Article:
A church in Berlin, Germany’s capital, on Friday, opened its doors to Muslim worshippers unable to fit into their mosque under new physical distancing rules necessitated by the COVID-19 pandemic.
The move has been hailed as “an amazing sign of solidarity”.
Germany allowed religious services to resume on May 4, 2020, but worshippers must maintain a distance of 1.5m (5ft).
Seeing that the Dar Assalam mosque in the city’s Neukölln district could only hold a fraction of its congregation, the Martha Lutheran church in Kreuzberg offered to help by hosting Friday prayers at the end of Ramadan.
“It is a great sign and it brings joy in Ramadan and joy amid this crisis,” the mosque’s Imam, Mohamed Taha Sabry, told Reuters news agency.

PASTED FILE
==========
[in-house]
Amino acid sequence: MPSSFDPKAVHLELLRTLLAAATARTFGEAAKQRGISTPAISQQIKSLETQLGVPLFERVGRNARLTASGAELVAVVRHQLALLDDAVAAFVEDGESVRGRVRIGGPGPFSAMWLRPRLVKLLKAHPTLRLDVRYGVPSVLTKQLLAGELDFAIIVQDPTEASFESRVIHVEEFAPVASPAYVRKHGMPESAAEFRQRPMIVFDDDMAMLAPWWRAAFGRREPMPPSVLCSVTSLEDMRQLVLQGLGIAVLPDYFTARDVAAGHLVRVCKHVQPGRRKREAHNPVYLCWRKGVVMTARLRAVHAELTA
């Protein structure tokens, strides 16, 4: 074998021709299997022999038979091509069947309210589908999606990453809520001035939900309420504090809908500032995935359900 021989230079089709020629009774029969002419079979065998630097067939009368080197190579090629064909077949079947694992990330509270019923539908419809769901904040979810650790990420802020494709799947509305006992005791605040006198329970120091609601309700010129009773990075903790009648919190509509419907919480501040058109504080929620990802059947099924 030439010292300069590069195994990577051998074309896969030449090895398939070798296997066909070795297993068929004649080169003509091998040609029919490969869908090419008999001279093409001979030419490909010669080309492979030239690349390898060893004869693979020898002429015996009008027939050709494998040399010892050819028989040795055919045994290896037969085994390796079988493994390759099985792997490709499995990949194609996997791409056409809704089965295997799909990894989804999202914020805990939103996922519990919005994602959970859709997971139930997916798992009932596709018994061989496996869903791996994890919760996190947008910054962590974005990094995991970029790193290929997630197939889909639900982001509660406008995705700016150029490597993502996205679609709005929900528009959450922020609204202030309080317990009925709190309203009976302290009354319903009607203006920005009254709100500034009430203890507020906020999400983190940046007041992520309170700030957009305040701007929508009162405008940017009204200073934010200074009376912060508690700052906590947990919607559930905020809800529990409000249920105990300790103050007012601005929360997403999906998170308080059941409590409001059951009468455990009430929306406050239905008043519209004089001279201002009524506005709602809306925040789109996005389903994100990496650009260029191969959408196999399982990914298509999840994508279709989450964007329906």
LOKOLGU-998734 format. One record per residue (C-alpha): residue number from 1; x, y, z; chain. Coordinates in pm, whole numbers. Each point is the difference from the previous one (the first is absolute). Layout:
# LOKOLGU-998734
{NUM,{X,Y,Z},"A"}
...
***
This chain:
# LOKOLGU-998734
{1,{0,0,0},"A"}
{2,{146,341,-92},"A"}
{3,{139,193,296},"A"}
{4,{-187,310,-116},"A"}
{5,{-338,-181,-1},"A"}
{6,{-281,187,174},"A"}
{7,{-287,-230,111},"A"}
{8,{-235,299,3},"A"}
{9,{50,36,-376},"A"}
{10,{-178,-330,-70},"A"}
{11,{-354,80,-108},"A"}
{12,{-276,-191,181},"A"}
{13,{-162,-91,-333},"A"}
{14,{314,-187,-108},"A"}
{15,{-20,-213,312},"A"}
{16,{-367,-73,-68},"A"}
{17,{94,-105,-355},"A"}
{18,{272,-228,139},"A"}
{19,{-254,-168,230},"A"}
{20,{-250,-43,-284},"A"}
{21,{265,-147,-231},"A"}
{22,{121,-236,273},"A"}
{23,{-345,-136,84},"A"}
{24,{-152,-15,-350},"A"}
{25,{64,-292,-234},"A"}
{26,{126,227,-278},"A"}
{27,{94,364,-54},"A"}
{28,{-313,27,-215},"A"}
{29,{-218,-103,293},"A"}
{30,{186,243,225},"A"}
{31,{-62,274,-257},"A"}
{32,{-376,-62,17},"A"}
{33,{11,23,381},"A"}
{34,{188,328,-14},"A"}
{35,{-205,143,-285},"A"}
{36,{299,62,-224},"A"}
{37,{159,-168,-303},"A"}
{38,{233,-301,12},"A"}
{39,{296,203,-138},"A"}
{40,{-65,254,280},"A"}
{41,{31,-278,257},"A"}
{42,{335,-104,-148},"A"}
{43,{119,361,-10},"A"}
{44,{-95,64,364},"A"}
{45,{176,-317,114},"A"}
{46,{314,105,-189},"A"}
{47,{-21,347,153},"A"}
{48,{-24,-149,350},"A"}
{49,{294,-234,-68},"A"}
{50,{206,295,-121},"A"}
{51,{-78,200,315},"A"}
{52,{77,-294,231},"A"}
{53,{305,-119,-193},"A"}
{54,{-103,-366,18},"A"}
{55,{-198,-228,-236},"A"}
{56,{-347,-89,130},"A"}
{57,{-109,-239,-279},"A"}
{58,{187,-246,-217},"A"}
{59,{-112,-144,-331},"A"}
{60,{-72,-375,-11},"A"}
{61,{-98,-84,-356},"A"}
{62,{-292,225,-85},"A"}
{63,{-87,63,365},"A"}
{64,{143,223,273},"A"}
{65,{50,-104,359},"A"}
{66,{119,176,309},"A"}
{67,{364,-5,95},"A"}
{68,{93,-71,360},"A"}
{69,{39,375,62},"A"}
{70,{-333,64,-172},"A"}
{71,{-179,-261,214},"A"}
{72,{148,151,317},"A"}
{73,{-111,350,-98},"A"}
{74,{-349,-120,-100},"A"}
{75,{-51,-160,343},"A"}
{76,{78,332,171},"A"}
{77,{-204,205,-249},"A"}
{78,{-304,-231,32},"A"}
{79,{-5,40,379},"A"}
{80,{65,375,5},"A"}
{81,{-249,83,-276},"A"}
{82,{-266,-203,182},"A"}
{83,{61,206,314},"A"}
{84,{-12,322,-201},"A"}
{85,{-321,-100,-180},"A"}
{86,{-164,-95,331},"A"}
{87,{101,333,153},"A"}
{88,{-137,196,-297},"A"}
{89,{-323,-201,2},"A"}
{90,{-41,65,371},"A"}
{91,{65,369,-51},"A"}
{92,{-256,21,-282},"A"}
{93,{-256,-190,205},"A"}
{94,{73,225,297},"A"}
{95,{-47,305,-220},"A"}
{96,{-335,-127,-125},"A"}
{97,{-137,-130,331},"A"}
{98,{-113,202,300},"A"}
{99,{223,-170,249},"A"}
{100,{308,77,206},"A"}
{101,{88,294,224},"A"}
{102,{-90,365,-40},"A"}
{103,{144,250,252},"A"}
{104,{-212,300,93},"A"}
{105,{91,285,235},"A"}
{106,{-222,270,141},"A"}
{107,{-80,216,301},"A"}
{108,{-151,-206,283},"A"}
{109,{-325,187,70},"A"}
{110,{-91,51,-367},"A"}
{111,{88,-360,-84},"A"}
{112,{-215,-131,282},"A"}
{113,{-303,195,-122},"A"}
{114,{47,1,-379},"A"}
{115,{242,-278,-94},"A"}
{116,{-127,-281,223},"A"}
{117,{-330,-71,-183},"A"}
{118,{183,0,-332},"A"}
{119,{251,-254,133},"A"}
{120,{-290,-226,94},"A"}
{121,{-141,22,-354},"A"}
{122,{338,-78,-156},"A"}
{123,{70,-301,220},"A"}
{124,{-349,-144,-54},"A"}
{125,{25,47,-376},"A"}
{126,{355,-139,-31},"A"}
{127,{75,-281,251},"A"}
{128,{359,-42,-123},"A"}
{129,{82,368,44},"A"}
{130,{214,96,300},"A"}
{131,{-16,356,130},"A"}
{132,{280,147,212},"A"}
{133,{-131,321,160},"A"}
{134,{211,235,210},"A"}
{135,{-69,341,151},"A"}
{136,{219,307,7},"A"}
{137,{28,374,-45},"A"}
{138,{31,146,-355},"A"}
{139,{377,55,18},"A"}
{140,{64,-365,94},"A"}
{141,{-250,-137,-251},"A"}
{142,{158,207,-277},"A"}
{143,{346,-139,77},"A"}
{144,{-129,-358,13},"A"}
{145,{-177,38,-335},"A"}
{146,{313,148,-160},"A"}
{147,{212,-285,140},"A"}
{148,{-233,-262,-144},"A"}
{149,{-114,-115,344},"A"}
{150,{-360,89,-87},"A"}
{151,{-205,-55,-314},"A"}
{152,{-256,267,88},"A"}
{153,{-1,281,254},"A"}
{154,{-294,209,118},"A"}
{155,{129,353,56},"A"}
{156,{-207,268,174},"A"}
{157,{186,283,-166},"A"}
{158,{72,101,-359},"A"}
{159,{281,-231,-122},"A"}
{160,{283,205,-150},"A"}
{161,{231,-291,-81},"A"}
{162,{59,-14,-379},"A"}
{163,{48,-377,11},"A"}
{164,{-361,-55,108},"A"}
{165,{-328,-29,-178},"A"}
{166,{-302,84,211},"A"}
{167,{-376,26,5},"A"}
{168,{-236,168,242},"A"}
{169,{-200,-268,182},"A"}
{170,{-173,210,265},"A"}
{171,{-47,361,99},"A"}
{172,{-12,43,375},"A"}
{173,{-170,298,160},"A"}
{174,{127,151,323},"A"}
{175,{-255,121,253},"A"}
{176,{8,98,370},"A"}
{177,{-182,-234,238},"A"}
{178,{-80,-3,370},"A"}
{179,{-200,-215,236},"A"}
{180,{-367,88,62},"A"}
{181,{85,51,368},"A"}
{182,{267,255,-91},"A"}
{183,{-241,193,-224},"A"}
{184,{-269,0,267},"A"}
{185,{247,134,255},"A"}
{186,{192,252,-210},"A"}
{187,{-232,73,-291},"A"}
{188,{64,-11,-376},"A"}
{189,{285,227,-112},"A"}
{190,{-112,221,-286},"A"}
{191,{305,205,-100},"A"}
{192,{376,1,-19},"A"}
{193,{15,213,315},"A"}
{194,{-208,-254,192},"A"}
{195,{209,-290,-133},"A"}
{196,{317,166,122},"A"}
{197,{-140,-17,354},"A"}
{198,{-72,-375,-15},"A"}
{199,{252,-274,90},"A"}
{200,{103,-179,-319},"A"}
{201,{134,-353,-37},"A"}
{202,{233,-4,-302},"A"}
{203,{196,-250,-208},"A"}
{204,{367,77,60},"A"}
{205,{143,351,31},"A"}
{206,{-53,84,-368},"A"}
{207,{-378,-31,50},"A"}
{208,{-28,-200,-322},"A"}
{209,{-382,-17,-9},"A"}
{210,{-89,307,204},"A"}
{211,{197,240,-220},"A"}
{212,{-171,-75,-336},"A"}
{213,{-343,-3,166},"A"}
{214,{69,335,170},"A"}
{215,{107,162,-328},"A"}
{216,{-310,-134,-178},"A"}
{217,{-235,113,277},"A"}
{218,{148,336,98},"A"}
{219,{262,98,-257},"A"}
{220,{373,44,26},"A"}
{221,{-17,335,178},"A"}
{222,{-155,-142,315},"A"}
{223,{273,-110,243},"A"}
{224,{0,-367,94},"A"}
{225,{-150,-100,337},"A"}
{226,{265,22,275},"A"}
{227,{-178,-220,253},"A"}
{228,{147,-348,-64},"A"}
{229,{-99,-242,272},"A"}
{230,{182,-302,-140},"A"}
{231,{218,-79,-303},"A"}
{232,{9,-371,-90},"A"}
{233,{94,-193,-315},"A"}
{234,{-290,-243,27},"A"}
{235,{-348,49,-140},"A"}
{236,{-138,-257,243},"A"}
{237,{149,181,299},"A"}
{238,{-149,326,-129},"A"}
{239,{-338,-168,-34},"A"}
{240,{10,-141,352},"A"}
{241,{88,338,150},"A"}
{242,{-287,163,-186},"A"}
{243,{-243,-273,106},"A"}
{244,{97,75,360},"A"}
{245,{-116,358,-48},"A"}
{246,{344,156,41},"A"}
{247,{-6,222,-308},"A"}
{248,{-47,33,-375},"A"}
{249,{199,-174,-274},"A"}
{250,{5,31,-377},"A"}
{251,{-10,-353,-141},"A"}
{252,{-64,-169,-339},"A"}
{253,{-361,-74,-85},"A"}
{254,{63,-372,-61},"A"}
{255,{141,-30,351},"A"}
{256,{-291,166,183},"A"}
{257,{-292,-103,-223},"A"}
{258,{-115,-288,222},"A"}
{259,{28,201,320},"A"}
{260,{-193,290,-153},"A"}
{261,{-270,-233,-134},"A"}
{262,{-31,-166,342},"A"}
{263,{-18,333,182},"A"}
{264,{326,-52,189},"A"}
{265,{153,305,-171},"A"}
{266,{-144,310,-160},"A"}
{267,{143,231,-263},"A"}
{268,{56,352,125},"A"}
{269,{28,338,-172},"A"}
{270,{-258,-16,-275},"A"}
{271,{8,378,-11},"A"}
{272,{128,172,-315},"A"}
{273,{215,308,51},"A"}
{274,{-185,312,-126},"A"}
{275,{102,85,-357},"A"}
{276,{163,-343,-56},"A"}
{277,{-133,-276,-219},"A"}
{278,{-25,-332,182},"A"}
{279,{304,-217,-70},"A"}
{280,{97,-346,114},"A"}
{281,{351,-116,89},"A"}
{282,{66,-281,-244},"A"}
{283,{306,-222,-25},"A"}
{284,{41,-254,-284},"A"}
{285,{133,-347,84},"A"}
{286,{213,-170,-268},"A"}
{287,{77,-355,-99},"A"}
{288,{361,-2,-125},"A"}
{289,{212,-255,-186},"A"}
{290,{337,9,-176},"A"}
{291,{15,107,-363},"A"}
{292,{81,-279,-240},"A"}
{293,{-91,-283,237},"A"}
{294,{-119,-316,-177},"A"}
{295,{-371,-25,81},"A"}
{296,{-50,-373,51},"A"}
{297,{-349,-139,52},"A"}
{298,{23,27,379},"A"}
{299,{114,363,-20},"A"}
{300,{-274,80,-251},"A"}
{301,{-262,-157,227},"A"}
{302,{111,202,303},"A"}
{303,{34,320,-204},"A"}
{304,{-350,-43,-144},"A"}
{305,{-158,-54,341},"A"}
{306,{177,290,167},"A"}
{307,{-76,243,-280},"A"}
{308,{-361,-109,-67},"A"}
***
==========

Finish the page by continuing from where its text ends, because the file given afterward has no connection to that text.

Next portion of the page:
“This pandemic has made us a community. Crises bring people get together.”
“It was a strange feeling because of the musical instruments, the pictures,” congregation member Samer Hamdoun said, noting the contrast to Islamic worship.
“But when you look, when you forget the small details. This is the house of God in the end.”
The church’s pastor, Monika Matthias, who took part in the service, said she had felt moved by the Muslim call to prayer.
“I gave a speech in German,” said Monika Matthias. “And during prayer, I could only say yes, yes, yes, because we have the same concerns and we want to learn from you. And it is beautiful to feel that way about each other.”
The pastor added that the partnership was a community decision “to do the best in times of coronavirus”.